Bruce Barton: Historian made some of his own

Bruce Barton, who in the early 1970s established the Carolina Indian Voice and was its long-time editor, was never reluctant to use its pages to direct over-the-top criticism toward The Robesonian — often, in our view, unfairly.

We remember one instance when we published a syndicated column in which the author challenged the romanticizing of American Indian history, specifically the idea that they were the nation’s first conservationists. Barton pounced, unveiling for the first time what he apparently kept on a save key, calling the person who wrote today’s Our View the “white, racist editor of The Robesonian.”

Then he did without apology — or even permission — what we had done, which was to publish the exact same column he criticized us for, implicitly saying that when we did so it was to hurt 40 percent of the county, but that when he did so, it was to explain why this newspaper was racist and hateful.

What we came to understand, however, is that for those who have been denied a voice for so long — in this instance Lumbee Indians — that being heard often requires being shrill and hyperbolic. Barton and his sister Connee Brayboy, who also worked with the Carolina Indian Voice, understood that strategy and used it ably and often with that publication.

The years softened Barton’s position in regard to this newspaper, and in the winter of his life he would call occasionally to congratulate us when he felt like we had gotten something right.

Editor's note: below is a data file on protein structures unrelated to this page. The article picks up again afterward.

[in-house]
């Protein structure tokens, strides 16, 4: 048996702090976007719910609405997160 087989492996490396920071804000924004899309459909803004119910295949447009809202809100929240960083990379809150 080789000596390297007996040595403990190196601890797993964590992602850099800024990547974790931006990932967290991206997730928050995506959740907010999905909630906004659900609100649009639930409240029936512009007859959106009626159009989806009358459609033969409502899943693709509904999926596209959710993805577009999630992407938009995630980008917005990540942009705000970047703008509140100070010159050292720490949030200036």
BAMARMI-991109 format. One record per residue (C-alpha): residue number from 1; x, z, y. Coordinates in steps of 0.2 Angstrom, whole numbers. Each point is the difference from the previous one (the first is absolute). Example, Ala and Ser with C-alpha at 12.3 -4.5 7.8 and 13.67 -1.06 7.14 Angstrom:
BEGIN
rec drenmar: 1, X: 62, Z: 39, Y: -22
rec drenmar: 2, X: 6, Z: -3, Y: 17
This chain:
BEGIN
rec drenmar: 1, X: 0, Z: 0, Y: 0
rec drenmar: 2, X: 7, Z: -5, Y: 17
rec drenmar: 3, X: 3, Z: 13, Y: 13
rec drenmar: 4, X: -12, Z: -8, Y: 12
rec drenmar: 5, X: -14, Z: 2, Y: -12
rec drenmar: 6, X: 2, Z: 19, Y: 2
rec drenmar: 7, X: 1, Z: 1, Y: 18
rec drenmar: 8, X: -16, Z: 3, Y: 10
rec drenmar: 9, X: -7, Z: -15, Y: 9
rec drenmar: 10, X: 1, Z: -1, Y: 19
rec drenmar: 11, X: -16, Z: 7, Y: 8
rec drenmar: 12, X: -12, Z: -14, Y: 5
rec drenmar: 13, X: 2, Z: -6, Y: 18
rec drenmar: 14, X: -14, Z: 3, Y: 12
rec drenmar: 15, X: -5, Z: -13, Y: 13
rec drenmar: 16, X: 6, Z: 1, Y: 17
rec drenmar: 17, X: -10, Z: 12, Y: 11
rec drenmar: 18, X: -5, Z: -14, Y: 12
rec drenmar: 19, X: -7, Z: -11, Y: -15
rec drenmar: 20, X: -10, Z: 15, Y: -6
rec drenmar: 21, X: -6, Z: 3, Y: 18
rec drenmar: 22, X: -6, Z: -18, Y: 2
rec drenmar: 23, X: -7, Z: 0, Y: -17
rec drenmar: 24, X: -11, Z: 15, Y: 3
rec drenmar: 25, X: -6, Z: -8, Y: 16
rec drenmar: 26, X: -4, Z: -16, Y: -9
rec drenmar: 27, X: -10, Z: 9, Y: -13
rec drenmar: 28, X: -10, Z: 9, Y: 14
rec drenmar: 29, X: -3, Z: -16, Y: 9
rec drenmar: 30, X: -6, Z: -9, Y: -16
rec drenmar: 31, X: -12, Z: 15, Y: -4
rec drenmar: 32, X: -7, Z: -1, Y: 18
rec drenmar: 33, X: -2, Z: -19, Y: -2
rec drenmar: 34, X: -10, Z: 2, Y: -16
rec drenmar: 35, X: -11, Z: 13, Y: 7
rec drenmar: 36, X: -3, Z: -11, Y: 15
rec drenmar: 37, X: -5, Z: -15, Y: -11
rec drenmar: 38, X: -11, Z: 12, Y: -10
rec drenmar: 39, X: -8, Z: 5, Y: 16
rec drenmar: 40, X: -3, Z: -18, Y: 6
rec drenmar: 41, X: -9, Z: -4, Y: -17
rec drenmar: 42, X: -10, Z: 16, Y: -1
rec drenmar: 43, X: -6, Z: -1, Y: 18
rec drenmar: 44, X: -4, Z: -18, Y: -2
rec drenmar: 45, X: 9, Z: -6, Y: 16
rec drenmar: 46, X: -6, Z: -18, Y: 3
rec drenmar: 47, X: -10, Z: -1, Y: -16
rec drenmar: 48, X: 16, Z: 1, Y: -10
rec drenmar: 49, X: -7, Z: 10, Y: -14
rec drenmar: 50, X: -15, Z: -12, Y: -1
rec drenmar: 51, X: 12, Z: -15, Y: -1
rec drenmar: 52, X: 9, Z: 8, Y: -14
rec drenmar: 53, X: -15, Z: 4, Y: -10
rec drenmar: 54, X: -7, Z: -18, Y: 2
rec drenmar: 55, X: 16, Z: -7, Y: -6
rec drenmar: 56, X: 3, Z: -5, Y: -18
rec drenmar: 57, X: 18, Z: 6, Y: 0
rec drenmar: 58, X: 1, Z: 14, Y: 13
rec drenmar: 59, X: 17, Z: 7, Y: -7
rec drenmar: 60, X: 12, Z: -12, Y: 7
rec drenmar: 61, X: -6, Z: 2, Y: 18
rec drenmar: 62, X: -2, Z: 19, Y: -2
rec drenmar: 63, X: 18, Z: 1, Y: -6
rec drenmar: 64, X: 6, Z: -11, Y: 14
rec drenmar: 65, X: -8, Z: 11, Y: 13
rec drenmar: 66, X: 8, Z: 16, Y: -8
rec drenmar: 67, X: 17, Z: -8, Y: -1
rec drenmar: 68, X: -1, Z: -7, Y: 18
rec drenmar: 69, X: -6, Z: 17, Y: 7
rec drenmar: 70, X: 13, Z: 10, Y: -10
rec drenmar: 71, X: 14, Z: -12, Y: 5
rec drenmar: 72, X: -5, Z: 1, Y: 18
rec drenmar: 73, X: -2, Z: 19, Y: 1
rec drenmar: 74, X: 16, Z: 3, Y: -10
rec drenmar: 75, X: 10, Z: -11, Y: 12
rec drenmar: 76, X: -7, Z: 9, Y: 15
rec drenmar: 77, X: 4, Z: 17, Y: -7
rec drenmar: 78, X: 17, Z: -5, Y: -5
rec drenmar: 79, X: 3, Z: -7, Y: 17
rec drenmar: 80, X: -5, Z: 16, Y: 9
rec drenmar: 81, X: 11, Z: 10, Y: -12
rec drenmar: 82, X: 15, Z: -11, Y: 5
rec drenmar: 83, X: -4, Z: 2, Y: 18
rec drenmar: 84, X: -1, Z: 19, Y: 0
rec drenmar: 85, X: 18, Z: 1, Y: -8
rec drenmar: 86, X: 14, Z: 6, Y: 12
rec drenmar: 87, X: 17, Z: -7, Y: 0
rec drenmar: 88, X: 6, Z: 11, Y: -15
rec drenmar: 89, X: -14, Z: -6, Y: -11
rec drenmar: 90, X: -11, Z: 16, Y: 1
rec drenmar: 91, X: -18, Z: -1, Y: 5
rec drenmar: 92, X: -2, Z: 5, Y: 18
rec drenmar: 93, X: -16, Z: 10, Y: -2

Barton died a month ago today, which this newspaper’s editorial leadership only learned last week, and that explains the tardiness of an article that was published yesterday recalling his life, and today’s Our View, during which we hope to further honor him.

Although Barton was widely known as a pioneer in the field of journalism, that was just one slice of his pie. He also wrote books, taught, advocated on behalf of a population with a local history of oppression, and he was a noted historian, able to recall facts pertinent to his people without looking beyond his own mind.

He was constantly championing a new cause, among them working to end the practice of double-voting, speaking out against what he saw as police brutality directed at minorities, working to keep UNCP’s historic Old Main from being demolished, promoting literacy, and putting in print accomplishments of Lumbee icons such as Henry Berry Lowrie, as well as writing about local American Indian athletes whose feats would have been vanquished by the calendar.

As always happens when a person advocates and does so strongly, Barton had plenty of friends and enemies when he died July 7 at the age of 74. We aren’t sure where we would fall on that list, but any animosity we held has been wiped away by the wisdom that perspective provides.

We understand that Barton’s rock-in-the-shoe approach was needed in a county which during most of his life was stacked so heavily against his people, and we know that the historian helped to write some better chapters for Lumbee Indians by changing what is now part of their recent history.

His people will miss him.

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